The desk I sit at used to live in my great-grandparents’ house on Walnut Street. The one with the wrap-around porch and stained-glass windows, with a coal-burning furnace in the basement and a secret room upstairs behind a false-backed closet. When my great-aunt Hazel with the red hair attended secretary school, her young son Frank did his schoolwork at this desk. His name is carved inside one of the drawers.
When I moved into my first apartment, I took the desk with me out of nostalgia. No one else found it useful, but I enjoyed looking at my cousin’s name etched inside a drawer, a Barney Google and Snuffy Smith comic strip glued inside another drawer, and my dad’s collection of slide rulers and printer blocks packed into a third drawer.
The desk sat in the entryway of my apartment. My mother had a key and would let herself in while I was at work. I would know she had been there by the state of the desk. She always covered it in confetti, and left a small gift. Most moms carry Kleenex in their purse. My mother packed around confetti because you never know when you are going to celebrate someone.
Today the desk sits in my home office, with a Plexiglas top to protect the old wooden surface. Under the Plexiglas is a quote by Camus, a topo map of somewhere special, and a wallet-sized 20-point memo on good writing from a professor. I remember the day he reached into the back pocket of his trousers and pulled out a small slip of green paper, stating, “I leave you all with a gift today.” He made a list of 20 points for clear writing when he graduated college years before, and kept it in his wallet for reference. That day he handed out wallet-sized lists to his own students.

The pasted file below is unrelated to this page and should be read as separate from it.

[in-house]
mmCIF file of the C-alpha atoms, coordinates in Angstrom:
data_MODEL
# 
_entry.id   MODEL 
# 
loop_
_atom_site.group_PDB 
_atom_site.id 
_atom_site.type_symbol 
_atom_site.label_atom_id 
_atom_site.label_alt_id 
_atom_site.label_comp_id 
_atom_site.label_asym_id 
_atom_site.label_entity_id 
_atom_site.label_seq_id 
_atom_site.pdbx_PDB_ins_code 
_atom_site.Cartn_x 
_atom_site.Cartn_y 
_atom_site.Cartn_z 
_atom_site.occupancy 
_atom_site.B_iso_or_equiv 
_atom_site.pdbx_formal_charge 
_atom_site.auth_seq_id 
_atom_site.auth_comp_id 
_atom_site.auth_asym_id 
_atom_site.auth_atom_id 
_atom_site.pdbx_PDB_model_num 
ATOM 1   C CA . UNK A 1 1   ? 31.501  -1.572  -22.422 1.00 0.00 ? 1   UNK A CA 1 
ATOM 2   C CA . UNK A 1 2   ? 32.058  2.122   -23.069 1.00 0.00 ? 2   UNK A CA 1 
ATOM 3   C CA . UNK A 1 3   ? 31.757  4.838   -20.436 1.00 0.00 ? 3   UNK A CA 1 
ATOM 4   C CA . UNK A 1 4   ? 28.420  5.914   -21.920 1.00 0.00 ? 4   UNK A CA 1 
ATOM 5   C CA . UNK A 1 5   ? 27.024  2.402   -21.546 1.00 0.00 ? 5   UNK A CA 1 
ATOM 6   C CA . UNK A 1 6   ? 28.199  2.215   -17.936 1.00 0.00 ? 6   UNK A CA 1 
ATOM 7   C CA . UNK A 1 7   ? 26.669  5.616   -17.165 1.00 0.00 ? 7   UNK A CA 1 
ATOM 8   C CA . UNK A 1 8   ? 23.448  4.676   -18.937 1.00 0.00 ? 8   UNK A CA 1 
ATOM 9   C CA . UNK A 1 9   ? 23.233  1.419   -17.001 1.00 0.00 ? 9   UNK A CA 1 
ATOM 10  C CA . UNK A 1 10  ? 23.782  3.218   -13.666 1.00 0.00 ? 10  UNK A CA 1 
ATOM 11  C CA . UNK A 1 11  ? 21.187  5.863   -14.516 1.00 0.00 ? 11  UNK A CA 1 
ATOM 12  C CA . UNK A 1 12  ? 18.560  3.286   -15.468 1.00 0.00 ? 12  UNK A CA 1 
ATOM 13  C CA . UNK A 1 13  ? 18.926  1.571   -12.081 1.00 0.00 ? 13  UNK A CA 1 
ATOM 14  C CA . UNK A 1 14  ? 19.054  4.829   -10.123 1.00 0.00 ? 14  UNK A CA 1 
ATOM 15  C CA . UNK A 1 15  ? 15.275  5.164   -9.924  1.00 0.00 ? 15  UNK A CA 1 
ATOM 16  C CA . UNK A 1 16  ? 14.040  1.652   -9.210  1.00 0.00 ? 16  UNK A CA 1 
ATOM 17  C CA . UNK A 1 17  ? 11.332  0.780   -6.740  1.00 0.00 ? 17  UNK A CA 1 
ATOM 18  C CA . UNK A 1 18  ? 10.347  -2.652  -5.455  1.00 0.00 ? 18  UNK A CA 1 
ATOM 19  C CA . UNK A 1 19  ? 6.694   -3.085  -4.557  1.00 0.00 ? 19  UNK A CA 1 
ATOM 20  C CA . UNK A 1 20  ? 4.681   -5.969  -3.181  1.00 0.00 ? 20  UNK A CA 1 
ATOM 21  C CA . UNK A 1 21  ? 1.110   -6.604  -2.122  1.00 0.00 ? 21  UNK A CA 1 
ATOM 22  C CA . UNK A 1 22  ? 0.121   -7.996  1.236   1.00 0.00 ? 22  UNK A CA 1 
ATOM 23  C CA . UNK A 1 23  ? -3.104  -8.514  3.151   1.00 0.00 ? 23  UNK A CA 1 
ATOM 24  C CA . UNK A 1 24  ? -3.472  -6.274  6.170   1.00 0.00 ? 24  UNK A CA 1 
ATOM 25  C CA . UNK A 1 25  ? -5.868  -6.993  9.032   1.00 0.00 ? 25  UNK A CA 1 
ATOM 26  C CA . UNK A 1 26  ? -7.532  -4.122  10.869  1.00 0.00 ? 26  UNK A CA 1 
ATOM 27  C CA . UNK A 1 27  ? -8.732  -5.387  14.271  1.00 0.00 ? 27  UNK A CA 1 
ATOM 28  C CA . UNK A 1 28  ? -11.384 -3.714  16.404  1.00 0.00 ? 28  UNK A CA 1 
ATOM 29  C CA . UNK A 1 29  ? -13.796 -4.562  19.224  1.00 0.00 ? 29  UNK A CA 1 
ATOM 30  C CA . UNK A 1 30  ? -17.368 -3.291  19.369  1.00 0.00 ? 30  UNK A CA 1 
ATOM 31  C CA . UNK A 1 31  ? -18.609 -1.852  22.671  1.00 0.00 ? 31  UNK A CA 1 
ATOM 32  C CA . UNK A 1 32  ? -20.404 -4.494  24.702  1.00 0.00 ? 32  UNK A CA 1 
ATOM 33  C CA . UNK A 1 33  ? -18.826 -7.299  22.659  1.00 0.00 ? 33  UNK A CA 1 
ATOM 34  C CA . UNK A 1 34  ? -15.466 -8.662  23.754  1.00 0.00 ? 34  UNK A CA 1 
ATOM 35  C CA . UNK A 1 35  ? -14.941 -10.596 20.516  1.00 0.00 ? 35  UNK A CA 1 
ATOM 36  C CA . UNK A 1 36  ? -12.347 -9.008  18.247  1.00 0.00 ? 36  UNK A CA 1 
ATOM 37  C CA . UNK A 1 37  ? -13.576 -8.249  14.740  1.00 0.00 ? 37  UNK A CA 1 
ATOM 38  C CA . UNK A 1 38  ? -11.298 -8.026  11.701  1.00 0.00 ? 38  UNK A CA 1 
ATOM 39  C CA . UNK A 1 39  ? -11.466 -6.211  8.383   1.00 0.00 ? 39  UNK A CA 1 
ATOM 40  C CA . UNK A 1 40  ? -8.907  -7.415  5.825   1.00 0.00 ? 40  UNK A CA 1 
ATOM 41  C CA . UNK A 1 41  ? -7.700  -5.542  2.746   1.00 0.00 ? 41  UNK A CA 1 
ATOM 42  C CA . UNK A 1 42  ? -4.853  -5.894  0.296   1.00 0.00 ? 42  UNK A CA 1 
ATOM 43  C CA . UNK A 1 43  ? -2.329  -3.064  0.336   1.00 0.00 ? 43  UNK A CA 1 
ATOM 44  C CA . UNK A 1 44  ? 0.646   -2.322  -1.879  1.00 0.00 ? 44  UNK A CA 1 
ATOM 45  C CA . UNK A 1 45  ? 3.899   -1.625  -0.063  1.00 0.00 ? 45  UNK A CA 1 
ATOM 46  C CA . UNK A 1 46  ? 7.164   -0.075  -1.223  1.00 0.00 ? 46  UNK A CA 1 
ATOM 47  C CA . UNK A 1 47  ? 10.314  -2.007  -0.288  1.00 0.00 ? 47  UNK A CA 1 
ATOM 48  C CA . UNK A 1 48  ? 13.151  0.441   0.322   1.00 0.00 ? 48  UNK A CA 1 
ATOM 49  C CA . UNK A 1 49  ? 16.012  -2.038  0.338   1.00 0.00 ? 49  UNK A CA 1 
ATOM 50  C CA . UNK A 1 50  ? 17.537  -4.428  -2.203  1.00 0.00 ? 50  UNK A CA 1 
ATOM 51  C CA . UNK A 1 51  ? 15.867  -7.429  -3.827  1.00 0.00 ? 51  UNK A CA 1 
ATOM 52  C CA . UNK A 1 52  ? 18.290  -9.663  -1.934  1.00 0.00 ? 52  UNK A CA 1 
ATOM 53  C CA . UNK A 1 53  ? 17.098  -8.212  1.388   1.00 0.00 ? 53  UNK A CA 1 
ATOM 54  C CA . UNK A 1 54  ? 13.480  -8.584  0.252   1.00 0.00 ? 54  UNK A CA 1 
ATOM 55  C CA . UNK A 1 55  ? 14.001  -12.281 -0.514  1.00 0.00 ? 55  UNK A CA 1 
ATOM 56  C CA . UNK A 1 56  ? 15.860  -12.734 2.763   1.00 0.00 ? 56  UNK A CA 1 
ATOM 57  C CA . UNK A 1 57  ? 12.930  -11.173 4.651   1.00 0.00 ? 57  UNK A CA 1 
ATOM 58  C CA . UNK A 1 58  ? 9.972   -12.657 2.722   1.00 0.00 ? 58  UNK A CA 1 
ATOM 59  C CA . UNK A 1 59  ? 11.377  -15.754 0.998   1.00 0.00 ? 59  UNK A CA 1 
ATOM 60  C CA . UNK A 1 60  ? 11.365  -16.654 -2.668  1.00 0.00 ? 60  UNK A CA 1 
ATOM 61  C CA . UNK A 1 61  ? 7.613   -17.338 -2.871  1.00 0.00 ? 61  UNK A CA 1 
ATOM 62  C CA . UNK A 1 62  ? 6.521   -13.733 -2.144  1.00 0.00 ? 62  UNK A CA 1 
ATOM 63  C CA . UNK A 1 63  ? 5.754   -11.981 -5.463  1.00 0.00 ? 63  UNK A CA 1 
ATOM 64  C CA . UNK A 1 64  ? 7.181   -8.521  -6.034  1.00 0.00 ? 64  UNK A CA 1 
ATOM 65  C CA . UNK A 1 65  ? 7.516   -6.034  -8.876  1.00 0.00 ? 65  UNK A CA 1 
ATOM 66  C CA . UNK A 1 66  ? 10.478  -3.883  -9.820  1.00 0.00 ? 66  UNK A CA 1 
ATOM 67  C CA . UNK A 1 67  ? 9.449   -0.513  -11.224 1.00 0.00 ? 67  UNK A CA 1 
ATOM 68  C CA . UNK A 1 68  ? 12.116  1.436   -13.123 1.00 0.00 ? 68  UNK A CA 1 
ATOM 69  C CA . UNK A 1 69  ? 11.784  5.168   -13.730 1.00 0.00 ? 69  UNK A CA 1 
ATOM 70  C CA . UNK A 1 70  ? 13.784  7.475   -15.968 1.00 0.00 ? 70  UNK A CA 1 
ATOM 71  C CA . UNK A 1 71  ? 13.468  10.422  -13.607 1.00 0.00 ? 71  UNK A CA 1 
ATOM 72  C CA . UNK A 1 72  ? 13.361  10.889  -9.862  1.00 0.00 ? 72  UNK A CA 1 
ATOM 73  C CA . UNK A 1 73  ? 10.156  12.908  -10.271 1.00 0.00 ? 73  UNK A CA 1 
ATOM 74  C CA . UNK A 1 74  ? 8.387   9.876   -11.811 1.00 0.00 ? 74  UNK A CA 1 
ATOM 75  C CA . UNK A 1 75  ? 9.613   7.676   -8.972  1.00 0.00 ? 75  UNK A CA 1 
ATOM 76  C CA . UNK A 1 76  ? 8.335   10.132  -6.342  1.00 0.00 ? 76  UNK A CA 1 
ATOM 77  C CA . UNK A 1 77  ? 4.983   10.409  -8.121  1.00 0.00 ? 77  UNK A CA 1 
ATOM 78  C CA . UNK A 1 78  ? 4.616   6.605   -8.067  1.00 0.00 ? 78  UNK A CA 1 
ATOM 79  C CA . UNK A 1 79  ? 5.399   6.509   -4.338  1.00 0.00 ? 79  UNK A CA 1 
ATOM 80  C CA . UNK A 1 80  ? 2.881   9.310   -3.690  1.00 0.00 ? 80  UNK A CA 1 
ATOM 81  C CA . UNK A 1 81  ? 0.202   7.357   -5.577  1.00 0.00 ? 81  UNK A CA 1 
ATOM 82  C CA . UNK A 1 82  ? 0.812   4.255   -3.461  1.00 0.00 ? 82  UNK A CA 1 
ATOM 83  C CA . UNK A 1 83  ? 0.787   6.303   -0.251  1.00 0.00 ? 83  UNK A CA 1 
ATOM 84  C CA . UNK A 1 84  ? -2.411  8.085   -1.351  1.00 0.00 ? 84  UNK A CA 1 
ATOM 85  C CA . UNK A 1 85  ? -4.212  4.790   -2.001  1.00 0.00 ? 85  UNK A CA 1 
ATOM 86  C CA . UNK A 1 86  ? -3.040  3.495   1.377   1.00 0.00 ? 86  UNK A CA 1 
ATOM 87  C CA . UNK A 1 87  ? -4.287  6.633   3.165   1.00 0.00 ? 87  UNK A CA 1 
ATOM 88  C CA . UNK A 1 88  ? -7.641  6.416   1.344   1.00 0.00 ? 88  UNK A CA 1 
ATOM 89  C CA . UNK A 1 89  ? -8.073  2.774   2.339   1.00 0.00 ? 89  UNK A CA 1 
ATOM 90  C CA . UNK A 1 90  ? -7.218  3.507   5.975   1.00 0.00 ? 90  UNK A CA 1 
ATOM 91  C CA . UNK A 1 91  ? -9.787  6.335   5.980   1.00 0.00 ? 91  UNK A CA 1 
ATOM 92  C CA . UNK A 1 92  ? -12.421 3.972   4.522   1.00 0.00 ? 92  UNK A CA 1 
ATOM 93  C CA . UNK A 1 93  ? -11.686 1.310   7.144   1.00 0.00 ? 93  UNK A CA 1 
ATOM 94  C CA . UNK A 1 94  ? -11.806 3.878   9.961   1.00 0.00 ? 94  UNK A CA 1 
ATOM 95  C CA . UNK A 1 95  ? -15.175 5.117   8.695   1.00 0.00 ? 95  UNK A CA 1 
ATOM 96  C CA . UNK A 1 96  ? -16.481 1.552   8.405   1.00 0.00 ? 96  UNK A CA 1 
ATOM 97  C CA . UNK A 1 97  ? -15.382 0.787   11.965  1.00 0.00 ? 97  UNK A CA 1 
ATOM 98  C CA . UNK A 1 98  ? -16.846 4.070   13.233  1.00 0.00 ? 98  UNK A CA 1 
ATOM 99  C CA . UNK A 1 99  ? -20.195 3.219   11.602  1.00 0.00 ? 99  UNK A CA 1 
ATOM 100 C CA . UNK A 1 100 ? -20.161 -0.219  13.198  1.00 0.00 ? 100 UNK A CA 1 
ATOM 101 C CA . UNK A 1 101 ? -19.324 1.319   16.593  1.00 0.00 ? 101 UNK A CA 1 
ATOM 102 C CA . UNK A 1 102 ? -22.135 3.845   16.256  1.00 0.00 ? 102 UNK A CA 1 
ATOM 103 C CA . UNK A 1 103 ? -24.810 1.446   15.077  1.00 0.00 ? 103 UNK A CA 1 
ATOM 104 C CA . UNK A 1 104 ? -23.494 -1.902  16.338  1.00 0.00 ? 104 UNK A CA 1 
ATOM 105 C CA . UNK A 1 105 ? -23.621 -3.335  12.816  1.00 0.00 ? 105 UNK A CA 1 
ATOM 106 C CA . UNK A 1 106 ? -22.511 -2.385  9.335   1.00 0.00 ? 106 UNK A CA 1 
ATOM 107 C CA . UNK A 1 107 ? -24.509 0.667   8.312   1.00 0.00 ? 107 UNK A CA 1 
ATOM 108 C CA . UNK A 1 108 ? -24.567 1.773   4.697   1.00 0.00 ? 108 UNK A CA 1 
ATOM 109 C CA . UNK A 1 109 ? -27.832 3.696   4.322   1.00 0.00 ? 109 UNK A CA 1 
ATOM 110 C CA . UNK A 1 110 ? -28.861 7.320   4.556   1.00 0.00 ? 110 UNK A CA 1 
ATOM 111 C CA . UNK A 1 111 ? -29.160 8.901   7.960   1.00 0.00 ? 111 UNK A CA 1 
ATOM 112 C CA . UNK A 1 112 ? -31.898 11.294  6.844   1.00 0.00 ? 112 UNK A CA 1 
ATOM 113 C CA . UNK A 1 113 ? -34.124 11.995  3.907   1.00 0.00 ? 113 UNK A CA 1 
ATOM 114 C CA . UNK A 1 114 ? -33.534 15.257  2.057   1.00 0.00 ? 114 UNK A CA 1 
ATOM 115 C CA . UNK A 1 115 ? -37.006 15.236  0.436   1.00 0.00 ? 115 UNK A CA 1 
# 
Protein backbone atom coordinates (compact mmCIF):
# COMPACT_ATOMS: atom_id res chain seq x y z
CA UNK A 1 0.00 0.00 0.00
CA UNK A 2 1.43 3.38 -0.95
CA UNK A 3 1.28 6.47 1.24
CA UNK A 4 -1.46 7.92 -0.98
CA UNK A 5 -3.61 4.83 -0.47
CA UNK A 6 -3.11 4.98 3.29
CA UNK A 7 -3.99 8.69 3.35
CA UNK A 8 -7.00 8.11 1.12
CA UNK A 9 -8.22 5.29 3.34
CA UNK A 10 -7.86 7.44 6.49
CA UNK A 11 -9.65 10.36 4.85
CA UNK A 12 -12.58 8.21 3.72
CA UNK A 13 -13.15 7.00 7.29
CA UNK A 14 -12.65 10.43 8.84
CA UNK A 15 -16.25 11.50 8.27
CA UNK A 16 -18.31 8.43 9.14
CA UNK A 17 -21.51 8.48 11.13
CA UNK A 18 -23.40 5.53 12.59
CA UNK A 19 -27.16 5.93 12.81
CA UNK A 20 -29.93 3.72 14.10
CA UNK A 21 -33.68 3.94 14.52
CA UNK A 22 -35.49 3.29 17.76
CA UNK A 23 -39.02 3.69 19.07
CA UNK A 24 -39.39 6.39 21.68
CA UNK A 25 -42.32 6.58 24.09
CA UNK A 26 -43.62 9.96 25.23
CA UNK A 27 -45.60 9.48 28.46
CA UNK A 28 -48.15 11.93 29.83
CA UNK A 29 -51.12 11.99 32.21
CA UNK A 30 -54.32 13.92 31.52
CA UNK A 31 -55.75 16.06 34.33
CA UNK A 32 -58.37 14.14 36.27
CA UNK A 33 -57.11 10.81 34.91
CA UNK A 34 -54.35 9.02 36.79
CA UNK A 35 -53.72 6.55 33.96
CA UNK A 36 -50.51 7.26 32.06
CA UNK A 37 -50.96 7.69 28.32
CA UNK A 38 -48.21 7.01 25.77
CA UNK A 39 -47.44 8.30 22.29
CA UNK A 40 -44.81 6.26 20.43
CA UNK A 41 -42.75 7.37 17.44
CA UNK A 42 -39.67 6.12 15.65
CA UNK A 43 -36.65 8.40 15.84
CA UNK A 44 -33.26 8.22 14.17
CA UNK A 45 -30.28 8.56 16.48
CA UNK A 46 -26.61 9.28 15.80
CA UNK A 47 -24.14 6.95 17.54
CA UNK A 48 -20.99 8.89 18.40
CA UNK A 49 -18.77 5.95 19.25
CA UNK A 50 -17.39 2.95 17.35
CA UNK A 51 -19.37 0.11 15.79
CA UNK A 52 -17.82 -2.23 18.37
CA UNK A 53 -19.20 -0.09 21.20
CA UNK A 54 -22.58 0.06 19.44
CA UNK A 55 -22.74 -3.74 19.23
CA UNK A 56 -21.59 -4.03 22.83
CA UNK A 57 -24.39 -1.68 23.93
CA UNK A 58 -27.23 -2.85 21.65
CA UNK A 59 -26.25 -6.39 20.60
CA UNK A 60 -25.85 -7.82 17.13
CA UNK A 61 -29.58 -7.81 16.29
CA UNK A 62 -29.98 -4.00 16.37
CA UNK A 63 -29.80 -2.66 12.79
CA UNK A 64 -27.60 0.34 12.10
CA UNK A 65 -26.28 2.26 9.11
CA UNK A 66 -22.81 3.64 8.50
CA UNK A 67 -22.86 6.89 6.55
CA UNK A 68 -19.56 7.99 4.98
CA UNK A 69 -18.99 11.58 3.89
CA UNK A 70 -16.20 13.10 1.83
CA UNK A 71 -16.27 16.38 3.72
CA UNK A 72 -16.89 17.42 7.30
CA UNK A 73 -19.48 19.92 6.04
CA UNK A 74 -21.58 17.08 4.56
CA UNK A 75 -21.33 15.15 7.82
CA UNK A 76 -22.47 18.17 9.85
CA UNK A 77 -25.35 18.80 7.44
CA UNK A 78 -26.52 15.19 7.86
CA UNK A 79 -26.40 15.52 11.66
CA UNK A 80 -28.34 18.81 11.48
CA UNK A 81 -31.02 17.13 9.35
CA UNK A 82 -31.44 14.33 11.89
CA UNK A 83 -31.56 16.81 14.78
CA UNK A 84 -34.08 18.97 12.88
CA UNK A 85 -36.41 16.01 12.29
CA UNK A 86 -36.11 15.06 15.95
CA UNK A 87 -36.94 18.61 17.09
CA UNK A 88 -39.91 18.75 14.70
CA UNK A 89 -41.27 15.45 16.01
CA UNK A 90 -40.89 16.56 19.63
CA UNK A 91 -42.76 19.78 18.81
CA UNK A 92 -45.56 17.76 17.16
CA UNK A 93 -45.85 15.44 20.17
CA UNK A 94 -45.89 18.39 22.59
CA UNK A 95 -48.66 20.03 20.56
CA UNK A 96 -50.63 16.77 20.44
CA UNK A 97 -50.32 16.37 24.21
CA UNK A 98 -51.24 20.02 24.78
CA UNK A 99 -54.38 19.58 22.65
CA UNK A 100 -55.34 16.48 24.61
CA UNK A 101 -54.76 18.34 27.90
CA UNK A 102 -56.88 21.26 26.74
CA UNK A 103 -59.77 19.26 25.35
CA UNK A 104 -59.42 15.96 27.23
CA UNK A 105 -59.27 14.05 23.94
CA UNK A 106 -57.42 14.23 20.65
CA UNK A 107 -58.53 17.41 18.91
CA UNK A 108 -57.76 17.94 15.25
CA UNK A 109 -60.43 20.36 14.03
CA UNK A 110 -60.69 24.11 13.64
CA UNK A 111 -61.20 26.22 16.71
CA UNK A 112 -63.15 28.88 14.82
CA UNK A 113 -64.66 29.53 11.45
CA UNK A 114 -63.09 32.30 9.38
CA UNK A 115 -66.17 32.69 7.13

In addition to these gifts of inspiration, I keep Mary Kiesau’s calendar on the desktop under the Plexiglas. The month of September had a photo of a mountain goat with two fluffy kids. October is a color-filled portrait of the beaver pond by Sun Mountain Lodge. Each month feels like a gift from Mary’s lens and artful eye. There are only three months left in Mary’s calendar. I’m ready for 2020 to come to a close, but I’ll never be ready to let this calendar go. Perhaps it will stay with this desk of gifted stories.
Speaking of stories, local writer Peter Donahue teamed up with artist Robin Nelson Wicks to create Miscellaneous Friends, a series of portraits of 50 characters both real and imagined. Four of these pieces can be sampled online at Peach Magazine, http://www.peachmgzn.com/peter-donahue-robin-nelson-wicks. I found them to be a rich gift of diversion.
I will be “growing” the winter light garden at the Native Plant Garden again this year. If anyone would like to make a gift of strings of lights, I will happily put them to festive use.